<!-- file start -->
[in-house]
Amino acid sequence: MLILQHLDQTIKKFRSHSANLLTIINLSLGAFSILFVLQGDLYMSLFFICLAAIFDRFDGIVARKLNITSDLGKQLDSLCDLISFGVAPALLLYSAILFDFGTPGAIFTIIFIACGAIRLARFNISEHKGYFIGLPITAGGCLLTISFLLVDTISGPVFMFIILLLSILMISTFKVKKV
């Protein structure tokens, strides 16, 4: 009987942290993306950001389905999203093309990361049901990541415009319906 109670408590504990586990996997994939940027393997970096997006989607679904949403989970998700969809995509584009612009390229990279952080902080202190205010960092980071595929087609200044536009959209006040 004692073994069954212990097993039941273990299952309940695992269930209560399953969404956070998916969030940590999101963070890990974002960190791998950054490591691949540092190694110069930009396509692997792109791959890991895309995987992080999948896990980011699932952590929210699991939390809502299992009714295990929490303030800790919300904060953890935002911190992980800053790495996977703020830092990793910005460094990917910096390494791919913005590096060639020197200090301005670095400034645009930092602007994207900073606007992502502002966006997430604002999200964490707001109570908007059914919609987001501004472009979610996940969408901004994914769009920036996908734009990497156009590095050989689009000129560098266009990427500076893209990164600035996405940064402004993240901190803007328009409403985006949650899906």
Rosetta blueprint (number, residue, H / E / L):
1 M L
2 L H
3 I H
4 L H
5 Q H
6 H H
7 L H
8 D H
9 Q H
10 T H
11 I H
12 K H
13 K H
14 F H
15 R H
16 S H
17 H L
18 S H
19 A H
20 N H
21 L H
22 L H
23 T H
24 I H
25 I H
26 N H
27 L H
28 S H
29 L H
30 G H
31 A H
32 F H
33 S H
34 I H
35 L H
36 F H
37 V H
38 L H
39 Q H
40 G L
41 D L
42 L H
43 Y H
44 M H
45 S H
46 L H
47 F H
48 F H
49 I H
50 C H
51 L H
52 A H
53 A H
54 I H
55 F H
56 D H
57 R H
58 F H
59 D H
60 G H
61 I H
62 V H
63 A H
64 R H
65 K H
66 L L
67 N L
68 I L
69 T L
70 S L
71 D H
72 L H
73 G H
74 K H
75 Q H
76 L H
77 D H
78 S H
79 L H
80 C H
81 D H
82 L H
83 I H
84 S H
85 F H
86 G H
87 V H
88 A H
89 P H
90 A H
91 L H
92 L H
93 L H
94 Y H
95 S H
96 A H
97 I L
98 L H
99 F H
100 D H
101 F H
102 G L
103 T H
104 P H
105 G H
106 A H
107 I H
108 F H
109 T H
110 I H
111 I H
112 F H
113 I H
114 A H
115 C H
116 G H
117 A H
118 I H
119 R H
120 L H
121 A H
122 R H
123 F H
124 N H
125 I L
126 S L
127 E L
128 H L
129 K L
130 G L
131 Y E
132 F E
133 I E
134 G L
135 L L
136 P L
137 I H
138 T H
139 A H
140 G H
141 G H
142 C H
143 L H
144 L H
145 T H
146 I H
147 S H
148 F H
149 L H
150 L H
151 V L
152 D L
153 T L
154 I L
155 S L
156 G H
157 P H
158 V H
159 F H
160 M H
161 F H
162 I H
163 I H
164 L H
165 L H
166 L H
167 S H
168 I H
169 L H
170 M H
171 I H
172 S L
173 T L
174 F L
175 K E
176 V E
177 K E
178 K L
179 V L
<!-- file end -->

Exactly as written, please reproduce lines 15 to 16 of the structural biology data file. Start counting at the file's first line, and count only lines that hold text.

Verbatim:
11 I H
12 K H